Pillar 4: Adequately fund the immigration bureaucracy

Backlogs are severe in nearly every part of the immigration bureaucracy. Some of these backlogs are directly created by restrictions on legal migration. For example, the very long backlog in employment-based permanent residency for those from India stems from the fact that the annual and per-country caps are much lower than the number of temporary workers who wish to make a permanent home in the United States. The issue is similar for non-immediate relatives of U.S. citizens; those seeking to immigrate from Mexico that are the highest family preference face a backlog that is only now processing applications from April of 2005. Other backlogs stem from inadequate staffing and infrastructure, leading to slow processing times for applications. The Bipartisan Policy Center has estimated that clearing the full queue of green card backlogs arising from the caps and the processing backlogs would generate trillions of dollars in economic activity.

The backlogs are not just in green card processing. As of October 2023, there were 1.6 million applications for employment authorization sitting in the queue. Immigration courts recently hit a backlog of 3 million cases as of December 2023. The many migrants arriving at the border have diverted resources, which were already inadequate, away from the regular administration of immigration law.

Implementing the changes proposed here will require substantial additional investment in the immigration bureaucracy to allow the legal immigration system to function more smoothly.


The solvency of Social Security and Medicare is in jeopardy. Policymakers will need to make some hard decisions within the next decade to minimize cuts to the programs. Immigration policy cannot fully solve this challenge, but expansions in immigration can assist in addressing the shortfall. The Social Security Actuary estimated that the proposed 2013 immigration reform bill would have solved about 8% of the 75-year Social Security shortfall, for example. Additionally, income tax derived from new immigrants would decrease the federal budget deficit overall. CBO estimated the proposed 2013 bill would have decreased the deficit by 197 billion over the 2014-2023 period. Immigration policy can also help grow a labor force of certified nursing assistants, home health aides, and personal care aides that will be critical as the population ages.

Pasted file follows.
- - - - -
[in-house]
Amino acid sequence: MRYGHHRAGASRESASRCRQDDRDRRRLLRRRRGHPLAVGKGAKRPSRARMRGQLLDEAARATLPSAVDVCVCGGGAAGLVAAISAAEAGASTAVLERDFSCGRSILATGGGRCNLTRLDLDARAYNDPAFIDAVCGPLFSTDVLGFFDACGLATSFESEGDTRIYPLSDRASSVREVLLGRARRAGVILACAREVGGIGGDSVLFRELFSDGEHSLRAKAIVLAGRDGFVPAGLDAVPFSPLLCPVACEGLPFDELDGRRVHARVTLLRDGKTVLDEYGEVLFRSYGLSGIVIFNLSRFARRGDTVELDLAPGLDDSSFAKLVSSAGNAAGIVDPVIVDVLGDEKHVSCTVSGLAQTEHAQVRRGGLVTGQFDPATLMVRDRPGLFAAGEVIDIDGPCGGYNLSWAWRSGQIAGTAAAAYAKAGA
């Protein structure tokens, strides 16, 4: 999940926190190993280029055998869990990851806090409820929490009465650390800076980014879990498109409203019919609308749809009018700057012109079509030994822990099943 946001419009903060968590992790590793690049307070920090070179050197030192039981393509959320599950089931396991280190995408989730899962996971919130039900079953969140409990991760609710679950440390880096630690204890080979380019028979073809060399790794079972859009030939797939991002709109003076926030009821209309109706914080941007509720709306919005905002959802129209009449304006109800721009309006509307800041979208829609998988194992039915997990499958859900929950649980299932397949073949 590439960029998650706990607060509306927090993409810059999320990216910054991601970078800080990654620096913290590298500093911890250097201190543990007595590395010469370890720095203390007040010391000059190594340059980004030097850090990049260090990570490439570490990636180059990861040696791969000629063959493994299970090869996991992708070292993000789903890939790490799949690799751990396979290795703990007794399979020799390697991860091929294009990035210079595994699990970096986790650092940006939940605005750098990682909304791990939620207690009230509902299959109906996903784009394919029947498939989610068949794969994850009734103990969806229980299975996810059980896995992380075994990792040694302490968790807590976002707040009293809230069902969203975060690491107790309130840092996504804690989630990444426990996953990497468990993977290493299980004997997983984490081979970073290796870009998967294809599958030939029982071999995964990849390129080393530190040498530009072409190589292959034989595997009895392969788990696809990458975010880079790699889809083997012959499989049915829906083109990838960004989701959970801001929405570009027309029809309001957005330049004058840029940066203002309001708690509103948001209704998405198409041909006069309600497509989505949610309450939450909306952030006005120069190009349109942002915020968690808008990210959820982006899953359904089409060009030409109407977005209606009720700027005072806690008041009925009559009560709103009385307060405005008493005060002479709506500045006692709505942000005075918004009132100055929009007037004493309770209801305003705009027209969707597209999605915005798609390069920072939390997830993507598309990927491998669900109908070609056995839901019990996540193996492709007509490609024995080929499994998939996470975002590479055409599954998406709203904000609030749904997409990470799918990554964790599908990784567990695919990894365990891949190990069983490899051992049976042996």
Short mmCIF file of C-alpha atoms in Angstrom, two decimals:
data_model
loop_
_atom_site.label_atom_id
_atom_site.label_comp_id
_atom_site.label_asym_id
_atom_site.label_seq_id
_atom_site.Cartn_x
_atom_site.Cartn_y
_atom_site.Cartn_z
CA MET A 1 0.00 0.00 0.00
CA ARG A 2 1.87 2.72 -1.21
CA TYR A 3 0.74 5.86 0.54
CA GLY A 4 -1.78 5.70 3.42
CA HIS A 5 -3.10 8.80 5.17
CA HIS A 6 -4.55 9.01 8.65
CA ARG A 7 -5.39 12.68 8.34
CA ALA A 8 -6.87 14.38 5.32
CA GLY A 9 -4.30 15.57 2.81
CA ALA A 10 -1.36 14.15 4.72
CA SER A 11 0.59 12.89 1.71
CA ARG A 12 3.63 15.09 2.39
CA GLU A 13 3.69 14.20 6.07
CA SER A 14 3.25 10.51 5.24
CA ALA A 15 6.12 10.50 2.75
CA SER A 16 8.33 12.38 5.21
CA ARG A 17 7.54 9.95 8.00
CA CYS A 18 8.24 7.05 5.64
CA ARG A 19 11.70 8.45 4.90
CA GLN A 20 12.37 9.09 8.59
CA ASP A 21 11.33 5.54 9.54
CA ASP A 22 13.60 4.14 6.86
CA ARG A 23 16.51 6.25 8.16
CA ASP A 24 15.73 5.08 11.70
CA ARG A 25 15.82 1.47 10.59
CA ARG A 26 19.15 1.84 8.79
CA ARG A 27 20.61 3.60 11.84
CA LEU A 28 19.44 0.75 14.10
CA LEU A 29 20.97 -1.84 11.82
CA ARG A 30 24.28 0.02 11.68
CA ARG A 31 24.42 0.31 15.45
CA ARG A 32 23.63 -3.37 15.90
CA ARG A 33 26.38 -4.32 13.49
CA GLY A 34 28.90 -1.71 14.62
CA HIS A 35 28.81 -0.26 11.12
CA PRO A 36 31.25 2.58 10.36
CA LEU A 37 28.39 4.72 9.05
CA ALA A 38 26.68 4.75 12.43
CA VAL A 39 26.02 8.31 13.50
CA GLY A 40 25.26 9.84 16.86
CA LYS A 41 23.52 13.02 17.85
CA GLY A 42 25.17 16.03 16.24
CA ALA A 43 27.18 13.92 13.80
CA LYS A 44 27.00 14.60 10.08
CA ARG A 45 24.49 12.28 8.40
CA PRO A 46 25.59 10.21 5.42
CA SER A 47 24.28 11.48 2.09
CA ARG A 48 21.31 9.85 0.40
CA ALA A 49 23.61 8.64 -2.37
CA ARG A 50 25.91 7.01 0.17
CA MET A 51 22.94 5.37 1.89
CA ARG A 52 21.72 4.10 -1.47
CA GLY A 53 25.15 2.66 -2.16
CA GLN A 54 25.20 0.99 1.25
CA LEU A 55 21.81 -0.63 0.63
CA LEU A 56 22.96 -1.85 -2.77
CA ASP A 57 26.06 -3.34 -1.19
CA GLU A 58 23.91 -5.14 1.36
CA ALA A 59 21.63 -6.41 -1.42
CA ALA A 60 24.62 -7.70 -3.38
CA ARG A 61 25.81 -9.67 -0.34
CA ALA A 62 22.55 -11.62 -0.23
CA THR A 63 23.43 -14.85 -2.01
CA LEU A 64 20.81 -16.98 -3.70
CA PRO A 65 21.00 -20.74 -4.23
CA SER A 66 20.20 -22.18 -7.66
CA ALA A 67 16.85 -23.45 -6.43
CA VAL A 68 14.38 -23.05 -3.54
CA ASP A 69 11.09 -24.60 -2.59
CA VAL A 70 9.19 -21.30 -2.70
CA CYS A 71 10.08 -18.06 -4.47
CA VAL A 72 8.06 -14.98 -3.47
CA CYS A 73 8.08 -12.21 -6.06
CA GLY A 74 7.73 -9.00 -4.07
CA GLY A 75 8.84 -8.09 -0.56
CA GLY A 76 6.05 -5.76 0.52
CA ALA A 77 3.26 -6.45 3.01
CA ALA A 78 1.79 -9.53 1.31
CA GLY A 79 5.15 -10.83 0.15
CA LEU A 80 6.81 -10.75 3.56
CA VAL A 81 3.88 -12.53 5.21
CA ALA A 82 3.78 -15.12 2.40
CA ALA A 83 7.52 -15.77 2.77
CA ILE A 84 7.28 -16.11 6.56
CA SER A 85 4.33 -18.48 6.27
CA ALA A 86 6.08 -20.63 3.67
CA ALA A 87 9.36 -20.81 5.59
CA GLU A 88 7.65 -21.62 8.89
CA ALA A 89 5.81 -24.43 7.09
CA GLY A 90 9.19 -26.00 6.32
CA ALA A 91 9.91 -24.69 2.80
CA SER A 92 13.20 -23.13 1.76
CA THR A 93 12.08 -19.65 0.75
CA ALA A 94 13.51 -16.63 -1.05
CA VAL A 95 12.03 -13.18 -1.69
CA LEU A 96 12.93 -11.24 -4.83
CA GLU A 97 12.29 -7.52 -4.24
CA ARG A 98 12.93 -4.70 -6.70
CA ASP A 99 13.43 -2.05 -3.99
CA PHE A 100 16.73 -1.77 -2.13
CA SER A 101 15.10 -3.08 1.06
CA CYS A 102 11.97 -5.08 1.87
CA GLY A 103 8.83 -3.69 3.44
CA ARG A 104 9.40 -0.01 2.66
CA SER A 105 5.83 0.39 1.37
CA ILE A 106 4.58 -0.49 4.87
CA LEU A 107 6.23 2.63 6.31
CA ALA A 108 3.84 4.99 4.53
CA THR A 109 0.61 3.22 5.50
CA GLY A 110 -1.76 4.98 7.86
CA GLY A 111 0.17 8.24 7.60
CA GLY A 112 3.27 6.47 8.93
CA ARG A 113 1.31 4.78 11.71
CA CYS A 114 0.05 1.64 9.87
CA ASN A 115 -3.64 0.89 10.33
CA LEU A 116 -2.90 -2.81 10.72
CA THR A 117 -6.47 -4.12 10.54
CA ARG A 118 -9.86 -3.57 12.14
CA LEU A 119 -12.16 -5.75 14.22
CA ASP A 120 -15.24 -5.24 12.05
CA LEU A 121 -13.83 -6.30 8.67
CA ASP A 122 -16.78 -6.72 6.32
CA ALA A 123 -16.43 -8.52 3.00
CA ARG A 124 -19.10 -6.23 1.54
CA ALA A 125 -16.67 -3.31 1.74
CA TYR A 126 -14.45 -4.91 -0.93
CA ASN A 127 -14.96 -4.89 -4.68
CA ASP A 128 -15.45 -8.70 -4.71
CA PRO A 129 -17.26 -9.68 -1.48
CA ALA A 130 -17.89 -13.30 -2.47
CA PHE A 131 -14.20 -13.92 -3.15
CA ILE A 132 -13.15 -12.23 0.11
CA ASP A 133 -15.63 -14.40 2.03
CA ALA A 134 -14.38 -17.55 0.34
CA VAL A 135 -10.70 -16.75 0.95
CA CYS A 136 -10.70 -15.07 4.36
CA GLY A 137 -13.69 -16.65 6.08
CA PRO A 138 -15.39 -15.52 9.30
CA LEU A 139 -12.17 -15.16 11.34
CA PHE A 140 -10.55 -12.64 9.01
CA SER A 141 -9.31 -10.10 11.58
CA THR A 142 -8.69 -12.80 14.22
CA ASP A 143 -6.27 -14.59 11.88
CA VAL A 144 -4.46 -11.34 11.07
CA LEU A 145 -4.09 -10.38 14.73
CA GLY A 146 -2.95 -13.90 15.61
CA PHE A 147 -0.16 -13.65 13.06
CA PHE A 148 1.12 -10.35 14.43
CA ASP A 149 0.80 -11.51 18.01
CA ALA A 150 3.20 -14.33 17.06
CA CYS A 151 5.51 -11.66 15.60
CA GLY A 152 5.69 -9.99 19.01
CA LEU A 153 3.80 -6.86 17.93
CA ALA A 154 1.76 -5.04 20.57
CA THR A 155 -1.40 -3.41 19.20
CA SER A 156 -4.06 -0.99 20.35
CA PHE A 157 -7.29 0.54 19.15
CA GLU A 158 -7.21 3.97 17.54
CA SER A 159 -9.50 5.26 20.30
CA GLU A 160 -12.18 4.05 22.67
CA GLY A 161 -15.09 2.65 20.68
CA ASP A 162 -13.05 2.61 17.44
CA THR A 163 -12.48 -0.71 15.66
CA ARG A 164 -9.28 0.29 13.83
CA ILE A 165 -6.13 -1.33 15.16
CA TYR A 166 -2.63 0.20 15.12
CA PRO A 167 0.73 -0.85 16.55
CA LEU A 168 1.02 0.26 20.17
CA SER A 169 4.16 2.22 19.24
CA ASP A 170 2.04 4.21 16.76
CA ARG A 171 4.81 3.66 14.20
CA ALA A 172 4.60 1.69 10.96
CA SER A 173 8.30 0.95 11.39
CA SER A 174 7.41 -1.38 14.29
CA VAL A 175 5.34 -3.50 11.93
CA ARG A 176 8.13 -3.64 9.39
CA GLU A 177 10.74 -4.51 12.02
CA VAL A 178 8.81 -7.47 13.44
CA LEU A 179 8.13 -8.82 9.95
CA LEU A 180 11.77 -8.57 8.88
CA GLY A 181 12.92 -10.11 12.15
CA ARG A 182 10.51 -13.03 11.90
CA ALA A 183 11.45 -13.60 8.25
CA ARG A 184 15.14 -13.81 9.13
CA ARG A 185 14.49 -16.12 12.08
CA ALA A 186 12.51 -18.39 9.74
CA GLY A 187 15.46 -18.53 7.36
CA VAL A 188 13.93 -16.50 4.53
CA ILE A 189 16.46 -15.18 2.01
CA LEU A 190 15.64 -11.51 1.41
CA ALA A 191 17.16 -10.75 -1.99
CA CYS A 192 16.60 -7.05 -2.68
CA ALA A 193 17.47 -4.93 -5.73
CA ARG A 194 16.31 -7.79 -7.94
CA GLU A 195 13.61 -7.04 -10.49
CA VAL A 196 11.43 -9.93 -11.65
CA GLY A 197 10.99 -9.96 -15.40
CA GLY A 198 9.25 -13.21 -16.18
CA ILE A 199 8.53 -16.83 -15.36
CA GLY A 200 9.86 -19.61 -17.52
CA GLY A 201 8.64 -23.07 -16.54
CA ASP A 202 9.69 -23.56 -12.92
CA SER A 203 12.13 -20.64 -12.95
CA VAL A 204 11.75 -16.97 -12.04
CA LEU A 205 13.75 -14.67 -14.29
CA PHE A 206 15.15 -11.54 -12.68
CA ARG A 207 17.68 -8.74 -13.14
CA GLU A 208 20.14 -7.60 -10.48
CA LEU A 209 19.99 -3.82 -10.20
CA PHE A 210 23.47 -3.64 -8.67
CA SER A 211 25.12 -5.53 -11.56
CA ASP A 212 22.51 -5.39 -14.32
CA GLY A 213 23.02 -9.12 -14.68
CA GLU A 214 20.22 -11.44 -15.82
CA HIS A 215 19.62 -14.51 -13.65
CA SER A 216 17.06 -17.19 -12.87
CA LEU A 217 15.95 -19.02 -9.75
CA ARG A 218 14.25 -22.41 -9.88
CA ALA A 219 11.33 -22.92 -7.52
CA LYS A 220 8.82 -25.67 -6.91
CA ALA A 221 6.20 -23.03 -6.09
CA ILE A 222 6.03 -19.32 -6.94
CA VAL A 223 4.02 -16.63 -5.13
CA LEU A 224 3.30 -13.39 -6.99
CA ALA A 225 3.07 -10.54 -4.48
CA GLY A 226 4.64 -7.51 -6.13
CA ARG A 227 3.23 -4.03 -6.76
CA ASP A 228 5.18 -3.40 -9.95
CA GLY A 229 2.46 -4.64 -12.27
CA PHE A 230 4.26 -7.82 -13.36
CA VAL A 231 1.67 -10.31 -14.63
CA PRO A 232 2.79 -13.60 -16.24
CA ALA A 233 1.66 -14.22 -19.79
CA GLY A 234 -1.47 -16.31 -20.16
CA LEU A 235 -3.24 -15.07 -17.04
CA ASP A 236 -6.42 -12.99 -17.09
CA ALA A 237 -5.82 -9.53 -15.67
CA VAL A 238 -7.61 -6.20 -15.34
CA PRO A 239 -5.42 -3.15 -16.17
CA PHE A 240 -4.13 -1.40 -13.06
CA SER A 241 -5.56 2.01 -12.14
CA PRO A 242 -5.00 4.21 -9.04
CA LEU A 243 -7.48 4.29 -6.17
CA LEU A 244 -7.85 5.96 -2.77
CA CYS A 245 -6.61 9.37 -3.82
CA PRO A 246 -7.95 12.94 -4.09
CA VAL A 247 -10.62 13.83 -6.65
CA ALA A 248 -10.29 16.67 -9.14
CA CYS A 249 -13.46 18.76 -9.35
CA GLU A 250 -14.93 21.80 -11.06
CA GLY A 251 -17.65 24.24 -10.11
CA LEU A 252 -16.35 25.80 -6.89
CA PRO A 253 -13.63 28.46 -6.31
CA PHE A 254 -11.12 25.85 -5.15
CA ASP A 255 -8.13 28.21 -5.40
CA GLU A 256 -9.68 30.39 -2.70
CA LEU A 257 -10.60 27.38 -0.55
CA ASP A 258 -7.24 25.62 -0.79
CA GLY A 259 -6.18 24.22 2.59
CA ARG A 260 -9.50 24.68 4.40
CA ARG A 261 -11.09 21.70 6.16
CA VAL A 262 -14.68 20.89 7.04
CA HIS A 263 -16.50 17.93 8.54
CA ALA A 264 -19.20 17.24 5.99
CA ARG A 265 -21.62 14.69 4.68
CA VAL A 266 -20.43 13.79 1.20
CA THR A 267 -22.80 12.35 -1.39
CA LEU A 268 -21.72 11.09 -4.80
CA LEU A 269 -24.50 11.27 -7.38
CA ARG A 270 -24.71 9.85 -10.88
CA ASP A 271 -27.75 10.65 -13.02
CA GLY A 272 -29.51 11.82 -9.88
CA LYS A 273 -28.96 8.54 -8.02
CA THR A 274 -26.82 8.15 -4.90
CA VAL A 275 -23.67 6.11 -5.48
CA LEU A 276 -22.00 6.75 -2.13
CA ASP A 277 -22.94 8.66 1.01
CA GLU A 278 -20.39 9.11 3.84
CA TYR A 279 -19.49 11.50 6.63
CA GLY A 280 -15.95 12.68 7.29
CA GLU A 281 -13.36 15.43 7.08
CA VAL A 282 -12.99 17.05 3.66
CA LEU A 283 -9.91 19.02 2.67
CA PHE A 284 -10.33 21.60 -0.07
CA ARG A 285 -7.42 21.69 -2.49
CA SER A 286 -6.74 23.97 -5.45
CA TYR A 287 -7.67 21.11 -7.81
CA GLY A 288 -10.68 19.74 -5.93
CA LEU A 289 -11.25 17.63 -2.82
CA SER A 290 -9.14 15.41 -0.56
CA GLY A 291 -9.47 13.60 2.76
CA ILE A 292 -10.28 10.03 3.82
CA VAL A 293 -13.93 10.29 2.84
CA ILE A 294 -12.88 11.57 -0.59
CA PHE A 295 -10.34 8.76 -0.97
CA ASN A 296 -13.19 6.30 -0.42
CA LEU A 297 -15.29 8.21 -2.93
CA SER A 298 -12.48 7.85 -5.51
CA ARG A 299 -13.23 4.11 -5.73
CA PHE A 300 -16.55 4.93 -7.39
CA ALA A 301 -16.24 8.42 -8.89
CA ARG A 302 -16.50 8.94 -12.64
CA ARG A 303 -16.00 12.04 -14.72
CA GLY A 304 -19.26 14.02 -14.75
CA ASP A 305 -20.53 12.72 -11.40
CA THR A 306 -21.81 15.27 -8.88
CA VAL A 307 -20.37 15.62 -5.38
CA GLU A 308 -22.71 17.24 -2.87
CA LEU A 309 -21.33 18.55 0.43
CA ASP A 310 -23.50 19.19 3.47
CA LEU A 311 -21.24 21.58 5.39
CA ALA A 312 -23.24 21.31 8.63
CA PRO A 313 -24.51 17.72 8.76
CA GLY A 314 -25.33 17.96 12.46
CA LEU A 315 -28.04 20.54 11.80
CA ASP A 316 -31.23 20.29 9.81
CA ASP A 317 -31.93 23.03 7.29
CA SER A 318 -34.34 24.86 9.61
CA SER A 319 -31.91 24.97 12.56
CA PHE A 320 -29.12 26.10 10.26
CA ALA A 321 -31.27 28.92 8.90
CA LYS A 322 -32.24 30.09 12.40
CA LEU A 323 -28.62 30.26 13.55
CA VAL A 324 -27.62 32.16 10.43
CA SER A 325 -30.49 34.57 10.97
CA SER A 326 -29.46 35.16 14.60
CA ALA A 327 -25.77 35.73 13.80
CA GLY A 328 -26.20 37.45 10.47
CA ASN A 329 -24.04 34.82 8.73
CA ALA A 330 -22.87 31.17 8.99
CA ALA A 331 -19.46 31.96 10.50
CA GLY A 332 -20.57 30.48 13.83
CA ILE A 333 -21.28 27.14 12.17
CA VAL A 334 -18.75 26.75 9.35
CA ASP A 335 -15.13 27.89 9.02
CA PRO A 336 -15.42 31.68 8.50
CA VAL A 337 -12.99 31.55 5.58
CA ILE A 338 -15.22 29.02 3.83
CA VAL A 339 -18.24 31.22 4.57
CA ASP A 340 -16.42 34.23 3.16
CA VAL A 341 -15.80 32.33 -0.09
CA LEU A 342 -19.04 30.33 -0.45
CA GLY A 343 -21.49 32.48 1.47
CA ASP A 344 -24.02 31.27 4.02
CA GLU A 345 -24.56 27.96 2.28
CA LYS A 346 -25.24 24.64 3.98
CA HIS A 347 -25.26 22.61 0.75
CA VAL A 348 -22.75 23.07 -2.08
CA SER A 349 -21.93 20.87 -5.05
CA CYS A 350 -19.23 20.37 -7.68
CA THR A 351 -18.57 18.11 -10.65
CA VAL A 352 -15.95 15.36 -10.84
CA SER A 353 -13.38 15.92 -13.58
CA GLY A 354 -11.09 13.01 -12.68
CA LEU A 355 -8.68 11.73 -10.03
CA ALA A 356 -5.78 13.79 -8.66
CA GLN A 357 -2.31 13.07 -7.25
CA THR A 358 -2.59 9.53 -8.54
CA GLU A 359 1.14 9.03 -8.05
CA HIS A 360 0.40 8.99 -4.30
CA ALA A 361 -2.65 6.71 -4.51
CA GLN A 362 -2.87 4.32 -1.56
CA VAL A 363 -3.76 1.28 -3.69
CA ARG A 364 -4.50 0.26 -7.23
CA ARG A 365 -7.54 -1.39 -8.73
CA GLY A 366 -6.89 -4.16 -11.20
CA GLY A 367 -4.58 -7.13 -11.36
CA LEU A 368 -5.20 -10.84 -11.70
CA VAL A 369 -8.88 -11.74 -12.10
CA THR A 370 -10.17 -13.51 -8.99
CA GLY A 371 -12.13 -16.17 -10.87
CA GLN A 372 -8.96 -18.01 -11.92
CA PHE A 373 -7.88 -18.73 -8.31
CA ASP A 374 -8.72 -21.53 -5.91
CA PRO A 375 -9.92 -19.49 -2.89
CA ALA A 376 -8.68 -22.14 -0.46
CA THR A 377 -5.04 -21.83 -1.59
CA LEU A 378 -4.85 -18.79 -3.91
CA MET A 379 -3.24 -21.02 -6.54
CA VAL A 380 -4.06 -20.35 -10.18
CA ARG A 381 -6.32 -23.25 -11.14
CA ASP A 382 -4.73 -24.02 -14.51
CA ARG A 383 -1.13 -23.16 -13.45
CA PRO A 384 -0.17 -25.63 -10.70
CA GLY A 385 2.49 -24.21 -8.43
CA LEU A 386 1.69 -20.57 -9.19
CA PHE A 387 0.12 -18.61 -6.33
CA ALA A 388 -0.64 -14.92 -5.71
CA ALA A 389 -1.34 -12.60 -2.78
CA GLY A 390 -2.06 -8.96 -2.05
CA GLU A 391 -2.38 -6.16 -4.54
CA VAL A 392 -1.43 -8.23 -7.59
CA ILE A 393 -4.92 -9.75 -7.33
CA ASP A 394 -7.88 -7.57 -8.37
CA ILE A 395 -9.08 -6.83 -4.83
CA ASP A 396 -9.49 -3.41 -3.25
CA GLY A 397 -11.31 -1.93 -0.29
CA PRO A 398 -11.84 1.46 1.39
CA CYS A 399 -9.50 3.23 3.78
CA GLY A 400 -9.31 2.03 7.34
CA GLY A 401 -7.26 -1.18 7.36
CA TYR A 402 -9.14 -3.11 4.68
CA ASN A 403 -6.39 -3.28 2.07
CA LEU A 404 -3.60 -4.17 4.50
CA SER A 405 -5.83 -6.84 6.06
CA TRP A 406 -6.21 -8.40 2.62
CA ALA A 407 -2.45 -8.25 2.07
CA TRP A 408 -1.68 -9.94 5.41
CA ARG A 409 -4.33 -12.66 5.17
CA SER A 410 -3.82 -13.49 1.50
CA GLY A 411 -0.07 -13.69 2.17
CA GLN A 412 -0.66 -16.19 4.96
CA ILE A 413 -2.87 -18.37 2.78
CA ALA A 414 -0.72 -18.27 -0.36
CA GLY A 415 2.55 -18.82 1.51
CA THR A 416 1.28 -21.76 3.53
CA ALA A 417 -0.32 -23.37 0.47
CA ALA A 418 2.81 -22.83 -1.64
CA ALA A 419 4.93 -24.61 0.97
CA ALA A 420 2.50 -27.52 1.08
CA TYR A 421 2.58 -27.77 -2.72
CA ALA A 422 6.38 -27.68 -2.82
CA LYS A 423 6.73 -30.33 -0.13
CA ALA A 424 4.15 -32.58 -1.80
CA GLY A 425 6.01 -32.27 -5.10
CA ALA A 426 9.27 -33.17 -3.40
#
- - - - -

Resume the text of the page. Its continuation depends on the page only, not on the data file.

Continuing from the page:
Policymakers should not overlook immigration policy as one key component of the solution to U.S. fiscal challenges.

  • Acknowledgements and disclosures

    The author would like to acknowledge Simon Hodson and Chloe Zilkha for research assistance, and Wendell Primus, Richard Frank, Sherry Glied, and Jack Smalligan for helpful comments.

    The Brookings Institution is financed through the support of a diverse array of foundations, corporations, governments, individuals, as well as an endowment. A list of donors can be found in our annual reports published online here. The findings, interpretations, and conclusions in this report are solely those of its author(s) and are not influenced by any donation.

  • Footnotes
    1. Author’s calculation based on averages of 2014-2022 fiscal years, as reported in Table 6 of the 2022 Yearbook of Immigration Statistics.
    2. Ibid.
    3. Ibid.